Last year, I reported on the death of Hugette Clark, an eccentric copper mining heiress with an estate of hundreds of millions of dollars who died in May 2011 at 104 and no readily identifiable next of kin. I received inquiries from at least two ambitious folks who wanted to join the "I am Hugette Clark’s next of kin" derby but had no way of proving their claims. Somehow, I think that I am not the only lawyer in this club. Today, theNew York Post has published an update of the Clark estate’s progress (or lack of same) through the New York County Surrogate’s Court.

The Post’s article paints a strange and very sad picture of a virtually friendless, "poor little rich girl" who was obviously exploited by those around her and whose estate was in total disarray when she died. In her later years, there was no one to stop her from giving millions of dollars to caregivers. Even after it should have been clear that Ms. Clark was of dubious capacity, her advisors failed to have her mental condition reviewed. Of course, had they done so, her life would have been subject to the oversight of the Supreme Court’s Incompetency judge who would promptly have put the brakes on the gravy train.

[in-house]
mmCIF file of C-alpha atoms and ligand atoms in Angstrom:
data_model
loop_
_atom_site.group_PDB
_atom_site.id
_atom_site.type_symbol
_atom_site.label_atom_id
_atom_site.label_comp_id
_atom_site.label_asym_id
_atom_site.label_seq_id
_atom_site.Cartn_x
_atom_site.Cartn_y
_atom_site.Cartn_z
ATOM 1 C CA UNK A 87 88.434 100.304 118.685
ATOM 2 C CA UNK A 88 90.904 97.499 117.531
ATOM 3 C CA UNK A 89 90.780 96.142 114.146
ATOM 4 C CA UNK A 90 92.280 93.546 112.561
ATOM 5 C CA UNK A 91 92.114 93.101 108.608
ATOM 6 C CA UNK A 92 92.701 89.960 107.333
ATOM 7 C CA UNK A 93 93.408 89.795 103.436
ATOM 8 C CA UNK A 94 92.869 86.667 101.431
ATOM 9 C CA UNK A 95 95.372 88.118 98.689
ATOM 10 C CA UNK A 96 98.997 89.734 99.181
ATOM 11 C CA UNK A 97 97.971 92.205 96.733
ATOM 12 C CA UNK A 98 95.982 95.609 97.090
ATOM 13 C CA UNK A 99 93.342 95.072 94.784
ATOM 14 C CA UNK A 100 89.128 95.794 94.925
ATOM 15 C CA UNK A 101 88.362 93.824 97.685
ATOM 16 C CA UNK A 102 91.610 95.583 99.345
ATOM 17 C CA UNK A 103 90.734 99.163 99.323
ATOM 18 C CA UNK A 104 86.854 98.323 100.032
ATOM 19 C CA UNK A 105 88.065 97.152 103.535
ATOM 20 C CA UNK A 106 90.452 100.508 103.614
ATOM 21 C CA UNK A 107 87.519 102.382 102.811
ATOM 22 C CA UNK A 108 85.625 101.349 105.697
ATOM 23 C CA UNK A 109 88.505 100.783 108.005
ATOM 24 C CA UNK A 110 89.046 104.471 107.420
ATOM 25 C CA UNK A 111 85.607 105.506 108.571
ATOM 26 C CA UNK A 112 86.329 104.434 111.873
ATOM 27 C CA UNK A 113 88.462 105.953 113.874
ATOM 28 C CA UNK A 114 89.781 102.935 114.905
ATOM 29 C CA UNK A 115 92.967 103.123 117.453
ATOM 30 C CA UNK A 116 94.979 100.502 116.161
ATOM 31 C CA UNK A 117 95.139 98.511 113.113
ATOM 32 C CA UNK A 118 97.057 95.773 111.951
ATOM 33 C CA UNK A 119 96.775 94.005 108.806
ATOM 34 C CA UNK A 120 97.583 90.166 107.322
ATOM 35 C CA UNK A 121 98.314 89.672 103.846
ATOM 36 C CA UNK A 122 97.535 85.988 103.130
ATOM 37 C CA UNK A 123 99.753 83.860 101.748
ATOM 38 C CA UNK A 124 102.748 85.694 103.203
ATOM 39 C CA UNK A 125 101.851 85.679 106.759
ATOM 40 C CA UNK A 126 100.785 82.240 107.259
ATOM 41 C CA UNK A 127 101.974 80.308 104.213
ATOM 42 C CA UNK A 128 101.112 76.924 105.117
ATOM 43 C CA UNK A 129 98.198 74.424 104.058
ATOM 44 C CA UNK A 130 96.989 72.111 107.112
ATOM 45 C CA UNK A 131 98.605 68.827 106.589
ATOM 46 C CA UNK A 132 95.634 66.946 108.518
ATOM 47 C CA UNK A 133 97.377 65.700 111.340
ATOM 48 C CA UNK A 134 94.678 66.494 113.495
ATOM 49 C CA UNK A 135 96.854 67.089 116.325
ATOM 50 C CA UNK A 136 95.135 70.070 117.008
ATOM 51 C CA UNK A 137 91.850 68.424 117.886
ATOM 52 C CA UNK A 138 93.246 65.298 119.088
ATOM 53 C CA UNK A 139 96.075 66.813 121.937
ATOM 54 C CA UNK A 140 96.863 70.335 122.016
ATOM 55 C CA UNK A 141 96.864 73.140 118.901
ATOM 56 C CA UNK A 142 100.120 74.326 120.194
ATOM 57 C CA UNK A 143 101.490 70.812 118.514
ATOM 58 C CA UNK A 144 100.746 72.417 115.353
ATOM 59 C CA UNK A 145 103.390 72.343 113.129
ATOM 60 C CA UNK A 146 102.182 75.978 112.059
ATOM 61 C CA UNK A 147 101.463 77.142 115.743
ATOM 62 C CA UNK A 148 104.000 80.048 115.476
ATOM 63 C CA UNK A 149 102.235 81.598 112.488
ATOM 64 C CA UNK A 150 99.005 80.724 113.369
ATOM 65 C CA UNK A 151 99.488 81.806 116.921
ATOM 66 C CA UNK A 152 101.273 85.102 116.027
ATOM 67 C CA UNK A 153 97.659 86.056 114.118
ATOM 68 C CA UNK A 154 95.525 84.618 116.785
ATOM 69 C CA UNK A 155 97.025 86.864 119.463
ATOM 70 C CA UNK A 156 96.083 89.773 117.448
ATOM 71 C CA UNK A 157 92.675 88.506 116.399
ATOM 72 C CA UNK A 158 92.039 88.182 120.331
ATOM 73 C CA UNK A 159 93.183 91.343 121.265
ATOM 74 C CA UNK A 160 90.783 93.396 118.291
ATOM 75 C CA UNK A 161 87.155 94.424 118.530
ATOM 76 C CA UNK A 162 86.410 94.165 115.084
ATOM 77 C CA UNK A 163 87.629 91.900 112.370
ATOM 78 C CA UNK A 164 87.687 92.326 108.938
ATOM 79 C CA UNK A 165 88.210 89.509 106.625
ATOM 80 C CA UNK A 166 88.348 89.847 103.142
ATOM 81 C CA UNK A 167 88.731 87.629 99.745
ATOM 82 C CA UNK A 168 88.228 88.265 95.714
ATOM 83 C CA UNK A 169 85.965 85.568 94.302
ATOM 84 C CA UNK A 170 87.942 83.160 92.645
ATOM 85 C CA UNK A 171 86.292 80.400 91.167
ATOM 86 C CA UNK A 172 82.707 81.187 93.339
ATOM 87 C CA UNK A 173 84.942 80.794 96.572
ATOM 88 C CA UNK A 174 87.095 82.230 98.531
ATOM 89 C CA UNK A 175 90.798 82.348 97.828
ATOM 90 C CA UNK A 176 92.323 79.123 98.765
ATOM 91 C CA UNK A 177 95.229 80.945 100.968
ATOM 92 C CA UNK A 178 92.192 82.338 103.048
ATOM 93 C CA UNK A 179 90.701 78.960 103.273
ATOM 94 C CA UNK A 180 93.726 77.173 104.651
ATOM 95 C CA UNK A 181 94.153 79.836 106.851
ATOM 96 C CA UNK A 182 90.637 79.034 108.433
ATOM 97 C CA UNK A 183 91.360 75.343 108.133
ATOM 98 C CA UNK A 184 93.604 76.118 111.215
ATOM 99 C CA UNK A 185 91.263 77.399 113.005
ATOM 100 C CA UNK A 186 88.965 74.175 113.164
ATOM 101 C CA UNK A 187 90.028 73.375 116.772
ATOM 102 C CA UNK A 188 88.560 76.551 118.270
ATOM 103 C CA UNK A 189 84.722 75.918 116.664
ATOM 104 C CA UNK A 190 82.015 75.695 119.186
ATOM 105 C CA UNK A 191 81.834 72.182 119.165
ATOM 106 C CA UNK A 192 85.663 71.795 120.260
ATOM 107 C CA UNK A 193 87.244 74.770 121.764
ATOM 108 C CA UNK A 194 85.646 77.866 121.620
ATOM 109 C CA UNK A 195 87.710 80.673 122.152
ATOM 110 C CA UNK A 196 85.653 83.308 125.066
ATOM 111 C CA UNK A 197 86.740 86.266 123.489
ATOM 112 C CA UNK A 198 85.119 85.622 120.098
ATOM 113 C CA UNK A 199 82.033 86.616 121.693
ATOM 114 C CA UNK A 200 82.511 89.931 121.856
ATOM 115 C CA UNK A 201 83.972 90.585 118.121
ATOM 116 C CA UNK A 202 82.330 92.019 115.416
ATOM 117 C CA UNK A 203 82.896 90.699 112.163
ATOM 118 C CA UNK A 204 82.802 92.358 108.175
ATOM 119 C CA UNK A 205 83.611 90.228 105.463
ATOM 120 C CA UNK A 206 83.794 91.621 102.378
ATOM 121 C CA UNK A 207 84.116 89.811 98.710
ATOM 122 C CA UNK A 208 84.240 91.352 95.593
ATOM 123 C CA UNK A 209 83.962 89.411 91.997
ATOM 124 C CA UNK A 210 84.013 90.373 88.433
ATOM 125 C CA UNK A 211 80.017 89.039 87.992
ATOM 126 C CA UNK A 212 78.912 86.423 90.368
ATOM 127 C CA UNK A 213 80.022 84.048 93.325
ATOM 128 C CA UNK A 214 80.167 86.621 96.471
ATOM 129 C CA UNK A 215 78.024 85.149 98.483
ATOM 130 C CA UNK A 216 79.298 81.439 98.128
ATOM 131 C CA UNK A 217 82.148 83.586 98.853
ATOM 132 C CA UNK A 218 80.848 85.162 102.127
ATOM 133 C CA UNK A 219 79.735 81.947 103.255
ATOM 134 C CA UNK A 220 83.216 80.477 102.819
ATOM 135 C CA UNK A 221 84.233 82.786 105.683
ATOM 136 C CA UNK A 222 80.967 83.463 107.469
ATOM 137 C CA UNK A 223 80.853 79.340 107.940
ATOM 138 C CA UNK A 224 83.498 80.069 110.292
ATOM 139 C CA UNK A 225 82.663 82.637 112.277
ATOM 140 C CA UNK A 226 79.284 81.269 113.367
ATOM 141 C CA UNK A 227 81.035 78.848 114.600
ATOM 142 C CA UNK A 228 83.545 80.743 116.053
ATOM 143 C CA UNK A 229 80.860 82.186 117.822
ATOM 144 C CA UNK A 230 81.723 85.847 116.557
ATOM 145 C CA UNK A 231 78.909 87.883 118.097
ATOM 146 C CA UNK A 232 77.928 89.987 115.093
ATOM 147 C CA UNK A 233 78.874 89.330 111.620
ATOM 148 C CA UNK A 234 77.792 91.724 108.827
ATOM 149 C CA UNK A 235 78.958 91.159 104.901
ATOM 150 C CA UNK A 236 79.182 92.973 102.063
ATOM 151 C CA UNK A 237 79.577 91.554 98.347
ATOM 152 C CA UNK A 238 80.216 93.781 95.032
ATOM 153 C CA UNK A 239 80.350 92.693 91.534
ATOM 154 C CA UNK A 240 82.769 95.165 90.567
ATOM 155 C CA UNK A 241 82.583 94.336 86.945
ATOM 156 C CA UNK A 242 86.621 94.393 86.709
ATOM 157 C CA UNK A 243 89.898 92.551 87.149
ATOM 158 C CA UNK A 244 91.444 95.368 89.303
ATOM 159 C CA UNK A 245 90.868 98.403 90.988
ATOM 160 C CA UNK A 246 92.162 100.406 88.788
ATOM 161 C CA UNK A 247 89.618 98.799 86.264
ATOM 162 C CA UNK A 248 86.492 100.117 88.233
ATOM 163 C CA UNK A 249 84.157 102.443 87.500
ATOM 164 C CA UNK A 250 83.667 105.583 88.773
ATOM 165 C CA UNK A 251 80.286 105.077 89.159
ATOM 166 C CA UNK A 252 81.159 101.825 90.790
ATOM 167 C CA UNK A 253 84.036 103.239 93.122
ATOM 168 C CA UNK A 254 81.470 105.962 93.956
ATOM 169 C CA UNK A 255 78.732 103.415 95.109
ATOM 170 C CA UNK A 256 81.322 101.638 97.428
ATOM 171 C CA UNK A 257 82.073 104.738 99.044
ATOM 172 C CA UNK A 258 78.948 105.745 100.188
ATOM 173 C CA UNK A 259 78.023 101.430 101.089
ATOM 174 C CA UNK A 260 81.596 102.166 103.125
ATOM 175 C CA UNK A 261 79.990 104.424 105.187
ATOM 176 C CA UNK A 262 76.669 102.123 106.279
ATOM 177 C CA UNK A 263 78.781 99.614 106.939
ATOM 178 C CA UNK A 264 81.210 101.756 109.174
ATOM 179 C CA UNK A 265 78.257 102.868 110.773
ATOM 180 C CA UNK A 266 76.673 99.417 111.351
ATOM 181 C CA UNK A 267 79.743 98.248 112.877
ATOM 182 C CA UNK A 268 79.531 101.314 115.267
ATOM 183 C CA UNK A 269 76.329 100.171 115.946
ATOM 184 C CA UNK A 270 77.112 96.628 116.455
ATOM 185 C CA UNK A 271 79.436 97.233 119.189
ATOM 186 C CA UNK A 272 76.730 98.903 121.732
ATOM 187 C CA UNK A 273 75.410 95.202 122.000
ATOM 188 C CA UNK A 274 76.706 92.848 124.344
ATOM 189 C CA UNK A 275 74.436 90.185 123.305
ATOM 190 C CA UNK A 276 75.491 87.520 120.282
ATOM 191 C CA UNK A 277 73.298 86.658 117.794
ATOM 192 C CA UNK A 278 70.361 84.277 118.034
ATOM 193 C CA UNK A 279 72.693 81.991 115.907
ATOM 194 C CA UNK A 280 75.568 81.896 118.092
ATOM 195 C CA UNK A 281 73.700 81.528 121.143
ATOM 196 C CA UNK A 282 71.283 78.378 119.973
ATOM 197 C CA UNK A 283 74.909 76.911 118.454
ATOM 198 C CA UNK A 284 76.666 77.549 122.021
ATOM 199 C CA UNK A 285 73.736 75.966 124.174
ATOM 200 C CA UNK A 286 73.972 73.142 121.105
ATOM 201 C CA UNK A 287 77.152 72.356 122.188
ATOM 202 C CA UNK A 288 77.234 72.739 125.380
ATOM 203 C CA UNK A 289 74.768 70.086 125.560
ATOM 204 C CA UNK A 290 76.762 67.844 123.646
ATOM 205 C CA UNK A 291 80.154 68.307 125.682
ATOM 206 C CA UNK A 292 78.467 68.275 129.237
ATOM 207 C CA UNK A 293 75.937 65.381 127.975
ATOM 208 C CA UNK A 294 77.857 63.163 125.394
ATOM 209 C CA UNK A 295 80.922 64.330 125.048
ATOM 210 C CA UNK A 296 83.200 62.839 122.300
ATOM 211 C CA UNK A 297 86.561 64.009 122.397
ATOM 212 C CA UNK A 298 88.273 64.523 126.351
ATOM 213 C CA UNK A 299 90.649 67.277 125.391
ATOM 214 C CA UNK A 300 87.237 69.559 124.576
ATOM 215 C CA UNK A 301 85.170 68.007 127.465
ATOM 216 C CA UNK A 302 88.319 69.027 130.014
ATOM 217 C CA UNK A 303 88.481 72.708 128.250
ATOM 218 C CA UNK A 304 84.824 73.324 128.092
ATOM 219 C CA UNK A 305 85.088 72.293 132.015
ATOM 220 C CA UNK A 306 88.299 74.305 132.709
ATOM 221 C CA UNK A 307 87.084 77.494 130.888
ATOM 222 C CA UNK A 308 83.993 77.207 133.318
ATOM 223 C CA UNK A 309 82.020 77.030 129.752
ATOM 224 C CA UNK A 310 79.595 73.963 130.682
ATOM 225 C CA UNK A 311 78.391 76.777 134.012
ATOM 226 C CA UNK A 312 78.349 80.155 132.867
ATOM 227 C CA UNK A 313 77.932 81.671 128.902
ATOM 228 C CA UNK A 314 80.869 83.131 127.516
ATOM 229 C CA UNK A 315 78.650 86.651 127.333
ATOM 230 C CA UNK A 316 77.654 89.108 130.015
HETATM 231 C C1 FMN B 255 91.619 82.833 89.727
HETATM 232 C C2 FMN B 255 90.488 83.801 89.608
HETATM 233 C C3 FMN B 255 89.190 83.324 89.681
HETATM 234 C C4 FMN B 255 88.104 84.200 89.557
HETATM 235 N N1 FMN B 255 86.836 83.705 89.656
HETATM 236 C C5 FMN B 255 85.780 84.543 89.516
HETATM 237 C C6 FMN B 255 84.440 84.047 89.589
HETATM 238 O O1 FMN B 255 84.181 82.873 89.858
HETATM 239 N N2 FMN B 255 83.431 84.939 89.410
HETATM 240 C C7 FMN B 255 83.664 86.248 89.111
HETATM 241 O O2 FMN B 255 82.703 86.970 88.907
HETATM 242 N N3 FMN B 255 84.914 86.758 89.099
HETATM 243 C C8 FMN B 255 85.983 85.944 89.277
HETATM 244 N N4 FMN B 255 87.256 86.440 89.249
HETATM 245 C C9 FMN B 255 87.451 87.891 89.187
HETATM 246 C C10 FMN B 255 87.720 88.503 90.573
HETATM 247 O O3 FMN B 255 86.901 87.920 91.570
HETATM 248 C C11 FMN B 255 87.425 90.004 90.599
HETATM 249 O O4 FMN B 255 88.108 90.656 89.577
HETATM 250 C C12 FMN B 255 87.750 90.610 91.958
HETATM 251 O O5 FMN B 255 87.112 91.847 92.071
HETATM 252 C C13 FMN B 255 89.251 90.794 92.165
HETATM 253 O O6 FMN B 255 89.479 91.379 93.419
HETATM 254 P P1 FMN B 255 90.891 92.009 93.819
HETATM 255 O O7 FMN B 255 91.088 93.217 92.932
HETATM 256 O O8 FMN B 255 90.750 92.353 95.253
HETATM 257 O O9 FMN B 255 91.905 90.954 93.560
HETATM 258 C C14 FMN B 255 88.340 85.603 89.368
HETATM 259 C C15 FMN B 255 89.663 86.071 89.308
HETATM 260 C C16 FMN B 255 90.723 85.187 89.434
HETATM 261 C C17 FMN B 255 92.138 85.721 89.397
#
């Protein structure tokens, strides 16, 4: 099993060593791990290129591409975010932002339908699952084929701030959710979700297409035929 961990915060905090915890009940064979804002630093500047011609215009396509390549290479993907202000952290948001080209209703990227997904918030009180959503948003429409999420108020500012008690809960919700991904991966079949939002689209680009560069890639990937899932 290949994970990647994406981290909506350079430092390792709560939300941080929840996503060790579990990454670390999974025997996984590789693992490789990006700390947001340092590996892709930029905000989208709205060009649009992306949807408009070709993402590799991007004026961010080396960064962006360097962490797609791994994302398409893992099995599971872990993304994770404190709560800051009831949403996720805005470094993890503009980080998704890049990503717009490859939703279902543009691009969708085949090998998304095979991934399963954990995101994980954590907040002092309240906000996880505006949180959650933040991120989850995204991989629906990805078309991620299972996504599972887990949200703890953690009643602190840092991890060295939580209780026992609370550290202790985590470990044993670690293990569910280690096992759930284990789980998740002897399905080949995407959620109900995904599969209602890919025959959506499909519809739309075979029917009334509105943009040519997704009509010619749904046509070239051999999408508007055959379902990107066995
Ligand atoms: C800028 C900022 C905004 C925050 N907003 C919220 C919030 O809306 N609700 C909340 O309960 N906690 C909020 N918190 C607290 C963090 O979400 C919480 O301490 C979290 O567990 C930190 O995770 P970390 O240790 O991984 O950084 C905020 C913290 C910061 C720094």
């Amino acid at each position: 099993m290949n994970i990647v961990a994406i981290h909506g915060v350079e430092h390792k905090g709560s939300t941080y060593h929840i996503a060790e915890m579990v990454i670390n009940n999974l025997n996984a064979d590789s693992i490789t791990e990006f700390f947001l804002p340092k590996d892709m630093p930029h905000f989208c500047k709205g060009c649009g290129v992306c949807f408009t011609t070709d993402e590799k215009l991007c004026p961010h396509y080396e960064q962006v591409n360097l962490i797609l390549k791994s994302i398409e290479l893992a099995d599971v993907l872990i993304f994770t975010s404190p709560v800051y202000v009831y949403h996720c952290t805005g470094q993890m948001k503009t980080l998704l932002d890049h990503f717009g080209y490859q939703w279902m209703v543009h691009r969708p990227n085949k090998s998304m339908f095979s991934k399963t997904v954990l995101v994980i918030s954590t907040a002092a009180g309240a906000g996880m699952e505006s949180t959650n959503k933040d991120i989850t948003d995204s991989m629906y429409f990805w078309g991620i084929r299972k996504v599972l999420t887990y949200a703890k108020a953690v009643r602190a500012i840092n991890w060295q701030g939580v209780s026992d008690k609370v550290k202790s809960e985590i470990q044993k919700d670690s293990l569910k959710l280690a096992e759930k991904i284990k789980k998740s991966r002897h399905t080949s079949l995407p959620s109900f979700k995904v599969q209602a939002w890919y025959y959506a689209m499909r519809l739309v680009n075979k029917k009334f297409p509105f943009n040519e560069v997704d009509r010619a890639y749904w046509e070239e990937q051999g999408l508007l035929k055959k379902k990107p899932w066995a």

I normally heap criticism on the Public Administrator who often tends to charge a disproportionate amount for handling relatively small estates. Here, however, it is the P A who is  dealing with the questionable gifts of millions of dollars, valuable collections and real estate as well as stacks of unpaid bills and  unpaid taxes.

We will continue to report on further developments to this strange story as we learn them.